vesting with the increased captal.
"The search for the origins of
corn is widely disputed," said Cal.
vin McMillan, Associate Professor
of Botany in an interview with
the Daily Nebraskan Tuesday.
"Certain workers maintain that
corn crossed the Pacific, possibly
more than once," he continued,
"and was well established in Asia
long before 1492. Which way the
initial crossing was made is open
"One worker sees a close rela
tionship to corn with sorghum, an
old world plant."
"Others see a relationship with
'tripsacum' (a native grass of
North America, Nebraska in
cluded). "Still others visualize an origin
from the pod corn of South Ameri
ca." Speaking of corn breeding among
South American and North Ameri
can Indians, he said, "There is no
avoiding the conclusion that the
Indian was a good corn breeder."
There is a display of the types
of corn grown in South America
in,Bessey Hall. The species con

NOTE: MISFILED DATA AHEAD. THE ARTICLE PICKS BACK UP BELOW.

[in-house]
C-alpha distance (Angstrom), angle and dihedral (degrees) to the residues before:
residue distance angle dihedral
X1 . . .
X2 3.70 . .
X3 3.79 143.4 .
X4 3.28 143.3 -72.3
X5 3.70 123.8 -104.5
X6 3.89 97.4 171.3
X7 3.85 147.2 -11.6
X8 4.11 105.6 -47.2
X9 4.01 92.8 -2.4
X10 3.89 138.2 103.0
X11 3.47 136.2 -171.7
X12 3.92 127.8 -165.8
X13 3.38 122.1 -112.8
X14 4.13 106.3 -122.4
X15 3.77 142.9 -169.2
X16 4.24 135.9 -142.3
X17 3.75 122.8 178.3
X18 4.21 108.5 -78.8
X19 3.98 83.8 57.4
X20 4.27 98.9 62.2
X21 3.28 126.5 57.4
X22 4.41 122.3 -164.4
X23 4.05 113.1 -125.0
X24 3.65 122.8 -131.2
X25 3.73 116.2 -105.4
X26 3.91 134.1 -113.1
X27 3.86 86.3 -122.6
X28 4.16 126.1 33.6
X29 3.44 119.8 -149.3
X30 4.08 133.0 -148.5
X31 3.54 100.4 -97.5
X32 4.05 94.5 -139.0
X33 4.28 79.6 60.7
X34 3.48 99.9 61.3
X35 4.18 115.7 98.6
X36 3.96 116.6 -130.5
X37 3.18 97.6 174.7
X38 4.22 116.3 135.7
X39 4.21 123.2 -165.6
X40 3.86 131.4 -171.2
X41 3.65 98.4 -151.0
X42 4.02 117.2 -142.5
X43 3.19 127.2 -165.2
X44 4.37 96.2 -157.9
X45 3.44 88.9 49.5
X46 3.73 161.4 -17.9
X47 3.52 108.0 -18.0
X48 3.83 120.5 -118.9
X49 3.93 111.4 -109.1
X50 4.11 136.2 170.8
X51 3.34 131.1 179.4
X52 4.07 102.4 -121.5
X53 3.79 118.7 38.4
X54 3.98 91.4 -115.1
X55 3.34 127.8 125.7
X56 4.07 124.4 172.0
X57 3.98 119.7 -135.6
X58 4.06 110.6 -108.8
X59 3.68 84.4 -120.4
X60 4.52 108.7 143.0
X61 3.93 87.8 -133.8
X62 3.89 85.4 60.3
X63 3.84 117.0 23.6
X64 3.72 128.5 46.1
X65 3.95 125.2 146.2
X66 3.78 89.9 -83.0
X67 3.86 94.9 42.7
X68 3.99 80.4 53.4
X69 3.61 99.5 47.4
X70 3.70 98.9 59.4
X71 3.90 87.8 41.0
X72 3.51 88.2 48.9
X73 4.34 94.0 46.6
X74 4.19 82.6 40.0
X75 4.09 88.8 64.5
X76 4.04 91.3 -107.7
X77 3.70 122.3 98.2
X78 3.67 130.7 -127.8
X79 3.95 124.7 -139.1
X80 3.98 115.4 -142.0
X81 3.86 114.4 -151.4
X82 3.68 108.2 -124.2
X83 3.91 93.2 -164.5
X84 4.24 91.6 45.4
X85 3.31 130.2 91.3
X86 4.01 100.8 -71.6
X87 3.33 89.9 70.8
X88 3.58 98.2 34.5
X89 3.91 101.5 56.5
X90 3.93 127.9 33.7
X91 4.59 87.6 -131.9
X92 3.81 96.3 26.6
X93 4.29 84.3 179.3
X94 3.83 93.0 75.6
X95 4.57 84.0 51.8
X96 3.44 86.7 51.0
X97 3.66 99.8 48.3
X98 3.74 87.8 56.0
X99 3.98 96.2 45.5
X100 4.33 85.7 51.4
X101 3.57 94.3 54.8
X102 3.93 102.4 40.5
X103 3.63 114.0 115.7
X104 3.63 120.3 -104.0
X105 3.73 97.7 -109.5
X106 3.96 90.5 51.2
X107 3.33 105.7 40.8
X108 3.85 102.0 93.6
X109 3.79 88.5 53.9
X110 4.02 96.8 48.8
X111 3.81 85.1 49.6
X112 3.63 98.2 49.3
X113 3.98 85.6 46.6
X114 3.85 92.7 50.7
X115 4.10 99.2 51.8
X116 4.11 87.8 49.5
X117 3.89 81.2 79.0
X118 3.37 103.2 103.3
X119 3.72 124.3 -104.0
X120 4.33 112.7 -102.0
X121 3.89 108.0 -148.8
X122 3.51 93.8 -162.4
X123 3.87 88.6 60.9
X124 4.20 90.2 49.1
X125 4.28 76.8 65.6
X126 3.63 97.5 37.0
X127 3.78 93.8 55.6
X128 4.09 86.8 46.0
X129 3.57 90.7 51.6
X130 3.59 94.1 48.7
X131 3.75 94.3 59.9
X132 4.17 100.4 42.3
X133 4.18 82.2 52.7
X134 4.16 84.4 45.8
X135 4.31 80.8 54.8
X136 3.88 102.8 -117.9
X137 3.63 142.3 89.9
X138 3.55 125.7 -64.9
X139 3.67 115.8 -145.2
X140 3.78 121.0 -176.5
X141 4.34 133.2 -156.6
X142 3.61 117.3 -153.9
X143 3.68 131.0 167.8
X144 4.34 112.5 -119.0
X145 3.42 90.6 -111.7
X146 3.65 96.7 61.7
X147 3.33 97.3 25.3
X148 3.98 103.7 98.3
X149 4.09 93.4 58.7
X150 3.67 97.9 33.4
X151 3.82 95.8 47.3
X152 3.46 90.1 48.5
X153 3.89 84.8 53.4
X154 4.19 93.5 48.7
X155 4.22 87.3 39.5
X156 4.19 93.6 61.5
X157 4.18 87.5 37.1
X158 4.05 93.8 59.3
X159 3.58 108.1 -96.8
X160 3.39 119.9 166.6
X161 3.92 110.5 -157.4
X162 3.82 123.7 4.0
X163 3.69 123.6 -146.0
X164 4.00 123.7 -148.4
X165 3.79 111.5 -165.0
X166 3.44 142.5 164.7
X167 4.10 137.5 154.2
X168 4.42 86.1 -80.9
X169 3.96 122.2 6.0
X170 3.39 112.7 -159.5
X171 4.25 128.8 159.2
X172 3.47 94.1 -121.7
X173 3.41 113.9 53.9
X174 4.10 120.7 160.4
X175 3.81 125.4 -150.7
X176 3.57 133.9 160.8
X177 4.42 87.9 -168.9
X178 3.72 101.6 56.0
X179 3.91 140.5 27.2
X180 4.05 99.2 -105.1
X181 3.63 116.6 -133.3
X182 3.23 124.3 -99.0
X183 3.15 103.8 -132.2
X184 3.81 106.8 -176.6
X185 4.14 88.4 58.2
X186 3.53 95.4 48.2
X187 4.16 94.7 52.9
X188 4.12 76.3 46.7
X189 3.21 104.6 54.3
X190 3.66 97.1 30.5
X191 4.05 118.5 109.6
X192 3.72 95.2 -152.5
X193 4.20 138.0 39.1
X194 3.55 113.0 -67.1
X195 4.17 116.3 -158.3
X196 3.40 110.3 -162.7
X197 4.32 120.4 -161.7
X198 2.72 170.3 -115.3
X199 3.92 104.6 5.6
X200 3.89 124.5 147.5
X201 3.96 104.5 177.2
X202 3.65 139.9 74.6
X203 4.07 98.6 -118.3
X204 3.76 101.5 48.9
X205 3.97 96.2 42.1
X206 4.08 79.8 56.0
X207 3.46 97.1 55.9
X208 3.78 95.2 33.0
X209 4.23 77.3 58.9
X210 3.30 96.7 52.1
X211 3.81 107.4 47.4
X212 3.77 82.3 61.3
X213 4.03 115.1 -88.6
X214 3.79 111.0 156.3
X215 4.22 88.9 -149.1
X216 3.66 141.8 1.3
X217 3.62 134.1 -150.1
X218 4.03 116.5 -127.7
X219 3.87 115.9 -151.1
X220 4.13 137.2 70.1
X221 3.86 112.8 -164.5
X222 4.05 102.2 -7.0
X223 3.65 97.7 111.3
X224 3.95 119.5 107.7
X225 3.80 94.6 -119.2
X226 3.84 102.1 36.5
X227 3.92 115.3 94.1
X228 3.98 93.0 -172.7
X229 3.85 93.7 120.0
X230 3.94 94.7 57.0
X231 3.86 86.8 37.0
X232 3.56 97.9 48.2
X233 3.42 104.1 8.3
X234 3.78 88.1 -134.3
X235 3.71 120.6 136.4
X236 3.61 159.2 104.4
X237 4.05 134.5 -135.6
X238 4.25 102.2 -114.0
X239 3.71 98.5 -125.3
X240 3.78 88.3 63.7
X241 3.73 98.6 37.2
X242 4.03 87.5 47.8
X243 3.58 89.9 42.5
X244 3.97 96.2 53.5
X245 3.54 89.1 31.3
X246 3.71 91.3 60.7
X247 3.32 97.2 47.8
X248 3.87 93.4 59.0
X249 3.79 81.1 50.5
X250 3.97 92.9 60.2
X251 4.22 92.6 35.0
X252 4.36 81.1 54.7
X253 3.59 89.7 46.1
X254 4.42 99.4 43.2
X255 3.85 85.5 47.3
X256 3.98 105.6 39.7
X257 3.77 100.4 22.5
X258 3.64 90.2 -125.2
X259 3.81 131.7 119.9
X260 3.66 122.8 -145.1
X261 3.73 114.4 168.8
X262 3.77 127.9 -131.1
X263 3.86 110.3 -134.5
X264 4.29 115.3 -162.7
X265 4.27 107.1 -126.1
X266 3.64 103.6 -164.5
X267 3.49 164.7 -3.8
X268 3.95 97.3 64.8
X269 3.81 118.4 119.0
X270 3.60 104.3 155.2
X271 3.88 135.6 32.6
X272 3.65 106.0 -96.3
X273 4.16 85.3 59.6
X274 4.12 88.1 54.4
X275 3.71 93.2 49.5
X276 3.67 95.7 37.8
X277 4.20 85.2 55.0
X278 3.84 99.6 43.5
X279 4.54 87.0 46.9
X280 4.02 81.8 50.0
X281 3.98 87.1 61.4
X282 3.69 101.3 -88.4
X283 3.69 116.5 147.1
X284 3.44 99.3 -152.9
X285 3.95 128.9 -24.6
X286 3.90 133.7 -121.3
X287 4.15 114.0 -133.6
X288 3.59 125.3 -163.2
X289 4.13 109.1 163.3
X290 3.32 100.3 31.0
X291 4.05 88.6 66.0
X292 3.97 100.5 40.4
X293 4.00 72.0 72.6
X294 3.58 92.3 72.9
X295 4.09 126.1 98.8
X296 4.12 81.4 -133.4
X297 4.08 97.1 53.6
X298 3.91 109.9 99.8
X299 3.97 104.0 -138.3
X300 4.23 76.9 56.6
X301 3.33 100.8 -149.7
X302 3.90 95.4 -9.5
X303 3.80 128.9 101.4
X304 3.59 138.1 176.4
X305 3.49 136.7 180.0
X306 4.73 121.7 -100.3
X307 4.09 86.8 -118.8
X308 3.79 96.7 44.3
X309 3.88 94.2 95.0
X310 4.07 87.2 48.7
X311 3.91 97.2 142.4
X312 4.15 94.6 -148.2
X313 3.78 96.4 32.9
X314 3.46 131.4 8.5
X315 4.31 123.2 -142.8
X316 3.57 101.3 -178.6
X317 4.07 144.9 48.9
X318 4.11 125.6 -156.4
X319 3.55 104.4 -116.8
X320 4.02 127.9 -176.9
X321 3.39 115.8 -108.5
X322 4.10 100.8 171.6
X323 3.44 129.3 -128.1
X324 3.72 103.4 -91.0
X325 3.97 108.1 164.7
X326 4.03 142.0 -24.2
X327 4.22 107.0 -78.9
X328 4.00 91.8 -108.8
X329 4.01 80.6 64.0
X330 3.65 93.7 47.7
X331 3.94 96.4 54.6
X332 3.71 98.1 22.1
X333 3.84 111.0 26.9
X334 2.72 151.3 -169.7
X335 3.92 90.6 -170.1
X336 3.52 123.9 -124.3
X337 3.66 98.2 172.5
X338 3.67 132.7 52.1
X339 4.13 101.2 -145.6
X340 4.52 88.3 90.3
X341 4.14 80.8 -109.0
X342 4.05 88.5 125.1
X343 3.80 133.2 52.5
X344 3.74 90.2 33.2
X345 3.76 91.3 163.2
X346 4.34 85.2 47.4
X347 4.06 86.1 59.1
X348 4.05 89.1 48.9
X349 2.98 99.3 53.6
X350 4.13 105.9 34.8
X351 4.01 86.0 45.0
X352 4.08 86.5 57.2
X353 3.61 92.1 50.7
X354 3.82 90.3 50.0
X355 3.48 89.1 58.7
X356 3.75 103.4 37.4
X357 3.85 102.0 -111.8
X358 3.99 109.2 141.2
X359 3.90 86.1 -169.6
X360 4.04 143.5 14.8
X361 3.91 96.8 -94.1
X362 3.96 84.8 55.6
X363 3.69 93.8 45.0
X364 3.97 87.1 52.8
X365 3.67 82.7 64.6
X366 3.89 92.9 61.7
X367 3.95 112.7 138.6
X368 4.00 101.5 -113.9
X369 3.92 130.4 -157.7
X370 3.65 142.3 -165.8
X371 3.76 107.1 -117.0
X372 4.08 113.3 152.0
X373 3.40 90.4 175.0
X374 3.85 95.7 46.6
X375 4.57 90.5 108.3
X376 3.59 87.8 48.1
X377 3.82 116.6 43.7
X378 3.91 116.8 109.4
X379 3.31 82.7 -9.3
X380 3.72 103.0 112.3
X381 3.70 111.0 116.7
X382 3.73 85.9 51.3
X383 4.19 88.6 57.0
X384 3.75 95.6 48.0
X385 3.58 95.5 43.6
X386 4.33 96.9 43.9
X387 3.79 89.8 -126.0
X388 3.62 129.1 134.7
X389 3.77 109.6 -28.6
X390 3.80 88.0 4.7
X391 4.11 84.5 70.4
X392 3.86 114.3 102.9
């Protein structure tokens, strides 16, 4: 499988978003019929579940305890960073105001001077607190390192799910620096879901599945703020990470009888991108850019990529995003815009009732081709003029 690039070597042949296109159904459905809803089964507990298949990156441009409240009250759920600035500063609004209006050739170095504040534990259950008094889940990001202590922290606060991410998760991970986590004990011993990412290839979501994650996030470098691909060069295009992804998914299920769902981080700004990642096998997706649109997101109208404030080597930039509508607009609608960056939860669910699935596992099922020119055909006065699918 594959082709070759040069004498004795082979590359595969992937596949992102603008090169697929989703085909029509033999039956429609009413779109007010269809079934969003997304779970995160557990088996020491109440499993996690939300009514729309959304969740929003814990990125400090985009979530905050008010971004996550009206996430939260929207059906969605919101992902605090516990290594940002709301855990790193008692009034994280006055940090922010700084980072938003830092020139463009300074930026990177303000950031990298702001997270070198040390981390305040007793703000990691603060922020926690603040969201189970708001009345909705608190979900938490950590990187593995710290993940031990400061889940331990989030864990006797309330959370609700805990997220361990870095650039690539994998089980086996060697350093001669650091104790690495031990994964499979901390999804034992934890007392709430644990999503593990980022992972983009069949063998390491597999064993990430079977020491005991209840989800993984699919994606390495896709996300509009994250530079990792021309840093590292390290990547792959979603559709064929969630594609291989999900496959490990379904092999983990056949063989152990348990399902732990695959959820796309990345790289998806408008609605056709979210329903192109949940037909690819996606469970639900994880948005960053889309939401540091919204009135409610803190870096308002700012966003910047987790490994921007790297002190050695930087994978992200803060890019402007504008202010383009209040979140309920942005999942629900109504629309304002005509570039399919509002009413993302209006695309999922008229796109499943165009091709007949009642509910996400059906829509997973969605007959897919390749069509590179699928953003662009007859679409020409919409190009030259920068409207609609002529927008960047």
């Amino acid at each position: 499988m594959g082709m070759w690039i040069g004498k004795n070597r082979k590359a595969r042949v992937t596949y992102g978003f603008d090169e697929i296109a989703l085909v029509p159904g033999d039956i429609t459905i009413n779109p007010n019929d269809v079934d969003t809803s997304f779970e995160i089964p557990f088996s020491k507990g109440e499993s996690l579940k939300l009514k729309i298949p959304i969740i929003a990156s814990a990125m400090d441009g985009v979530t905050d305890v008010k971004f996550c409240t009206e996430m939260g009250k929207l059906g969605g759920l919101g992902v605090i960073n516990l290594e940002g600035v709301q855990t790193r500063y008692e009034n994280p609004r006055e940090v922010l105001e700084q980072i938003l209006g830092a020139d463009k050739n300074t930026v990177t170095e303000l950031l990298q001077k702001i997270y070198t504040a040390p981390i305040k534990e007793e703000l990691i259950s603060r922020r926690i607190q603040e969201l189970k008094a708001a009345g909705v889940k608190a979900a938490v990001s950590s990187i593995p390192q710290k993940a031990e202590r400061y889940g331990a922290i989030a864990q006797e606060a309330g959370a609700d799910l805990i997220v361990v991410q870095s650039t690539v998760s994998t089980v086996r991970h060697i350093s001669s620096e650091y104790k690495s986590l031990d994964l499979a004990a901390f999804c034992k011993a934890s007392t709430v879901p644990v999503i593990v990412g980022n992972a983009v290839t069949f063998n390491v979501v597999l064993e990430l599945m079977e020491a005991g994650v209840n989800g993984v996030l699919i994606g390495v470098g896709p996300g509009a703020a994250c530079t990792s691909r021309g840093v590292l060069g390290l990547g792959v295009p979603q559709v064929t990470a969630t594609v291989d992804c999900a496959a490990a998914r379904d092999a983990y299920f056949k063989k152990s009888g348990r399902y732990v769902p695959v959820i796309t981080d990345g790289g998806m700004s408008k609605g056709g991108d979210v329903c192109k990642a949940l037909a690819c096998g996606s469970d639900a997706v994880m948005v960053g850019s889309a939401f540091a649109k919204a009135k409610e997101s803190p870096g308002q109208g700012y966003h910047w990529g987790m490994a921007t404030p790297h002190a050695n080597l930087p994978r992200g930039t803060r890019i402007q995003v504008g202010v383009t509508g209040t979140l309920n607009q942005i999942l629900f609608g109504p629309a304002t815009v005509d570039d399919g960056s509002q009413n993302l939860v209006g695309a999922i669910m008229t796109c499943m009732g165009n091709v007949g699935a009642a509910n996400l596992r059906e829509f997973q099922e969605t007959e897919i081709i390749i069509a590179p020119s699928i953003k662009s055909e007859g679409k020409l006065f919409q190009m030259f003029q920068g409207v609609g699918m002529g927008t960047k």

tained in the display were obtained
from the Rockefeller Foundation,
which has an experimental station
located in Columbia, South Ameri
ca. "There is little evidence," Mc
Millan said, "that the Indian had
any knowledge of even the most
elementary principles of heredity.
Even the simplest of relationships
between the seed and the plant
which grew from it were ordinar
ily only vaguely understood."
"The Hopi of Arizona still say
that the seed which is planted in
the ground is an indication to the
Corn God of the kind of corn they
wish him to grow."
Wanted: Four students part time em-,
ployment. Earn 35-$50 weekly. No ex
perience necessary. Permanent posi
tions available after graduation. In
quire before 5:00 p.m. Phone 3-3538.
Attend the Gala Opening
FIRST FLOOR . . . "O" STREET ENTRANCE
MARCH 27th through MARCH 29th
A BALL POINT PEN will be given to each purchaser.
TEN REPRESENTATIVES of Famous Men'a Lines will be present to
meet and consult with you. ,
i . i m m. w. t
Phyllis Batelle To Talk At Annual Matrix Dinner
Phyllis Batelle, noted INS col
umnist, will be the guest speaker
at the annual Matrix Dinner of
Theta Sigma Phi, national wom
en's professional journalism sorer-
Miss Battelle writes the suni
cated column, "Assignment Arner
ica." In 1951 she received the New
York Newpaper Women's Award
for distinguished , writing in the
field of domestic news. .
Phi vice-president, is
eral chairman of the
has been scheduled
April 6 from 6 to 6 p,
XYZ of the Union,
be purchsed in the
School of Journalism
acting as gen
.m. in Parlors
Office of the
or from mem